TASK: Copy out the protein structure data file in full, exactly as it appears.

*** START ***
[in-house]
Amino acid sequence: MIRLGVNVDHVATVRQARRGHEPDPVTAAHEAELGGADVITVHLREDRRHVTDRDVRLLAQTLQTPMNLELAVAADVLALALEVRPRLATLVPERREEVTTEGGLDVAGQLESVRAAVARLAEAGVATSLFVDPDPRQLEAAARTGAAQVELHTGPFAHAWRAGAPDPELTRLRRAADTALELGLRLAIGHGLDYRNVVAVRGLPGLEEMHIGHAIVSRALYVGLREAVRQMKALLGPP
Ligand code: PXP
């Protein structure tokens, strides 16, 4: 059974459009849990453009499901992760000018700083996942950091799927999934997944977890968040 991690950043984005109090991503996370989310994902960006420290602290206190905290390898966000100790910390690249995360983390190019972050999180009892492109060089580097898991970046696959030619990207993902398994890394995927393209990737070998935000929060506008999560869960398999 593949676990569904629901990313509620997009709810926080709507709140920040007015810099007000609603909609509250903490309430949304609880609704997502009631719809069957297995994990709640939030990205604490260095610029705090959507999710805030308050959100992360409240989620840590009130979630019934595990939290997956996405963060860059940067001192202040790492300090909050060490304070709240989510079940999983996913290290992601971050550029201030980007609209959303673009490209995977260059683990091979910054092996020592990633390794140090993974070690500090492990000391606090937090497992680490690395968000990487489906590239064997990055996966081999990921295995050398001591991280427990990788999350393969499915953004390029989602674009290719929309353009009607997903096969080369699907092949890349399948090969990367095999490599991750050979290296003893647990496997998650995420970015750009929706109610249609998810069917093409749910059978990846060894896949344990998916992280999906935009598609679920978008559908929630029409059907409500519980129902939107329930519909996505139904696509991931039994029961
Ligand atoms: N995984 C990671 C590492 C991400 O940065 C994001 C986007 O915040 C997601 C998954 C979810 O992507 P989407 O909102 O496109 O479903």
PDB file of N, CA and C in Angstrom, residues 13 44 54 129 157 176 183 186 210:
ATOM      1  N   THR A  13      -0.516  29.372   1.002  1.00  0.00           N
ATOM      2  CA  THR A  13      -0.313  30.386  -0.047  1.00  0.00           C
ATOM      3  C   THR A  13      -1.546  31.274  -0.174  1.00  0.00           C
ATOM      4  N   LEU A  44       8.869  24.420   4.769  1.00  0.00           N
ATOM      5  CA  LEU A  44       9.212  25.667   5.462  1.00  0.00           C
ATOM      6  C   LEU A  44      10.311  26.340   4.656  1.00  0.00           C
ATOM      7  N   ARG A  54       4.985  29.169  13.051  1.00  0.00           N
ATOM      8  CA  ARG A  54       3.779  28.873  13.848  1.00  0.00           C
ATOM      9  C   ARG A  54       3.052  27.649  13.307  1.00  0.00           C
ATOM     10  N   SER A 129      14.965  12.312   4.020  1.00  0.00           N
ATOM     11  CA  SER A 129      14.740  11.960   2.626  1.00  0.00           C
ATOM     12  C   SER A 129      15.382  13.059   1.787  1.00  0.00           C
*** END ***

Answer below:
[in-house]
Amino acid sequence: MIRLGVNVDHVATVRQARRGHEPDPVTAAHEAELGGADVITVHLREDRRHVTDRDVRLLAQTLQTPMNLELAVAADVLALALEVRPRLATLVPERREEVTTEGGLDVAGQLESVRAAVARLAEAGVATSLFVDPDPRQLEAAARTGAAQVELHTGPFAHAWRAGAPDPELTRLRRAADTALELGLRLAIGHGLDYRNVVAVRGLPGLEEMHIGHAIVSRALYVGLREAVRQMKALLGPP
Ligand code: PXP
């Protein structure tokens, strides 16, 4: 059974459009849990453009499901992760000018700083996942950091799927999934997944977890968040 991690950043984005109090991503996370989310994902960006420290602290206190905290390898966000100790910390690249995360983390190019972050999180009892492109060089580097898991970046696959030619990207993902398994890394995927393209990737070998935000929060506008999560869960398999 593949676990569904629901990313509620997009709810926080709507709140920040007015810099007000609603909609509250903490309430949304609880609704997502009631719809069957297995994990709640939030990205604490260095610029705090959507999710805030308050959100992360409240989620840590009130979630019934595990939290997956996405963060860059940067001192202040790492300090909050060490304070709240989510079940999983996913290290992601971050550029201030980007609209959303673009490209995977260059683990091979910054092996020592990633390794140090993974070690500090492990000391606090937090497992680490690395968000990487489906590239064997990055996966081999990921295995050398001591991280427990990788999350393969499915953004390029989602674009290719929309353009009607997903096969080369699907092949890349399948090969990367095999490599991750050979290296003893647990496997998650995420970015750009929706109610249609998810069917093409749910059978990846060894896949344990998916992280999906935009598609679920978008559908929630029409059907409500519980129902939107329930519909996505139904696509991931039994029961
Ligand atoms: N995984 C990671 C590492 C991400 O940065 C994001 C986007 O915040 C997601 C998954 C979810 O992507 P989407 O909102 O496109 O479903």
PDB file of N, CA and C in Angstrom, residues 13 44 54 129 157 176 183 186 210:
ATOM      1  N   THR A  13      -0.516  29.372   1.002  1.00  0.00           N
ATOM      2  CA  THR A  13      -0.313  30.386  -0.047  1.00  0.00           C
ATOM      3  C   THR A  13      -1.546  31.274  -0.174  1.00  0.00           C
ATOM      4  N   LEU A  44       8.869  24.420   4.769  1.00  0.00           N
ATOM      5  CA  LEU A  44       9.212  25.667   5.462  1.00  0.00           C
ATOM      6  C   LEU A  44      10.311  26.340   4.656  1.00  0.00           C
ATOM      7  N   ARG A  54       4.985  29.169  13.051  1.00  0.00           N
ATOM      8  CA  ARG A  54       3.779  28.873  13.848  1.00  0.00           C
ATOM      9  C   ARG A  54       3.052  27.649  13.307  1.00  0.00           C
ATOM     10  N   SER A 129      14.965  12.312   4.020  1.00  0.00           N
ATOM     11  CA  SER A 129      14.740  11.960   2.626  1.00  0.00           C
ATOM     12  C   SER A 129      15.382  13.059   1.787  1.00  0.00           C